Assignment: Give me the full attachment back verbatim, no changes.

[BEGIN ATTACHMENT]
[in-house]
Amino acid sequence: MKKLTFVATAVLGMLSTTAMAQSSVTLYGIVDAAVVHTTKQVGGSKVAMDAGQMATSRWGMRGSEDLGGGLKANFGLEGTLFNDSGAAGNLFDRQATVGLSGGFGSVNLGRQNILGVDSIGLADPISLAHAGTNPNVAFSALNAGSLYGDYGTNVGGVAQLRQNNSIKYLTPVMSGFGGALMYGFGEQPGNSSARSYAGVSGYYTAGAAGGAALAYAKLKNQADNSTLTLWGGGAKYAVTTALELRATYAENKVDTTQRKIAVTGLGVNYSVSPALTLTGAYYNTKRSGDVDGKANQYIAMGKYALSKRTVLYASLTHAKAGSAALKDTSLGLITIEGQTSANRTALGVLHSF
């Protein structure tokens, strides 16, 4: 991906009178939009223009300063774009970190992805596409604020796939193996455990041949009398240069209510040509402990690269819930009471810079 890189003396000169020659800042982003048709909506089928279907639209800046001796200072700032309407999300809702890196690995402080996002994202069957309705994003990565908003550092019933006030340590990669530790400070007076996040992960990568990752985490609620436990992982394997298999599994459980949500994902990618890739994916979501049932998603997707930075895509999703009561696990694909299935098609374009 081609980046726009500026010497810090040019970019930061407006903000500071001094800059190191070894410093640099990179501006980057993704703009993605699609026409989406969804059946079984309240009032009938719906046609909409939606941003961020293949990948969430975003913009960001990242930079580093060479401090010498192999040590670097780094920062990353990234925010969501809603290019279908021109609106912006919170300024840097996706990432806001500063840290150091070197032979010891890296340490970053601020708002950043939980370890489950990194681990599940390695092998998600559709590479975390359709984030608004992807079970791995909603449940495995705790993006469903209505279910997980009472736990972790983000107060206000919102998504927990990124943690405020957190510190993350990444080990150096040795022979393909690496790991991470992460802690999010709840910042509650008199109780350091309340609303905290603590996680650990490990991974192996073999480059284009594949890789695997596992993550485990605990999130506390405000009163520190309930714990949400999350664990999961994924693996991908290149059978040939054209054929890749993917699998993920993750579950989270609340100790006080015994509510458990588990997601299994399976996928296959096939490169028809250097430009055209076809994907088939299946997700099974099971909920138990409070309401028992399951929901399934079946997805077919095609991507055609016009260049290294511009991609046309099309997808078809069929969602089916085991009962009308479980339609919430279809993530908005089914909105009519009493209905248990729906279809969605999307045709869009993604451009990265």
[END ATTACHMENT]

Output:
[in-house]
Amino acid sequence: MKKLTFVATAVLGMLSTTAMAQSSVTLYGIVDAAVVHTTKQVGGSKVAMDAGQMATSRWGMRGSEDLGGGLKANFGLEGTLFNDSGAAGNLFDRQATVGLSGGFGSVNLGRQNILGVDSIGLADPISLAHAGTNPNVAFSALNAGSLYGDYGTNVGGVAQLRQNNSIKYLTPVMSGFGGALMYGFGEQPGNSSARSYAGVSGYYTAGAAGGAALAYAKLKNQADNSTLTLWGGGAKYAVTTALELRATYAENKVDTTQRKIAVTGLGVNYSVSPALTLTGAYYNTKRSGDVDGKANQYIAMGKYALSKRTVLYASLTHAKAGSAALKDTSLGLITIEGQTSANRTALGVLHSF
């Protein structure tokens, strides 16, 4: 991906009178939009223009300063774009970190992805596409604020796939193996455990041949009398240069209510040509402990690269819930009471810079 890189003396000169020659800042982003048709909506089928279907639209800046001796200072700032309407999300809702890196690995402080996002994202069957309705994003990565908003550092019933006030340590990669530790400070007076996040992960990568990752985490609620436990992982394997298999599994459980949500994902990618890739994916979501049932998603997707930075895509999703009561696990694909299935098609374009 081609980046726009500026010497810090040019970019930061407006903000500071001094800059190191070894410093640099990179501006980057993704703009993605699609026409989406969804059946079984309240009032009938719906046609909409939606941003961020293949990948969430975003913009960001990242930079580093060479401090010498192999040590670097780094920062990353990234925010969501809603290019279908021109609106912006919170300024840097996706990432806001500063840290150091070197032979010891890296340490970053601020708002950043939980370890489950990194681990599940390695092998998600559709590479975390359709984030608004992807079970791995909603449940495995705790993006469903209505279910997980009472736990972790983000107060206000919102998504927990990124943690405020957190510190993350990444080990150096040795022979393909690496790991991470992460802690999010709840910042509650008199109780350091309340609303905290603590996680650990490990991974192996073999480059284009594949890789695997596992993550485990605990999130506390405000009163520190309930714990949400999350664990999961994924693996991908290149059978040939054209054929890749993917699998993920993750579950989270609340100790006080015994509510458990588990997601299994399976996928296959096939490169028809250097430009055209076809994907088939299946997700099974099971909920138990409070309401028992399951929901399934079946997805077919095609991507055609016009260049290294511009991609046309099309997808078809069929969602089916085991009962009308479980339609919430279809993530908005089914909105009519009493209905248990729906279809969605999307045709869009993604451009990265």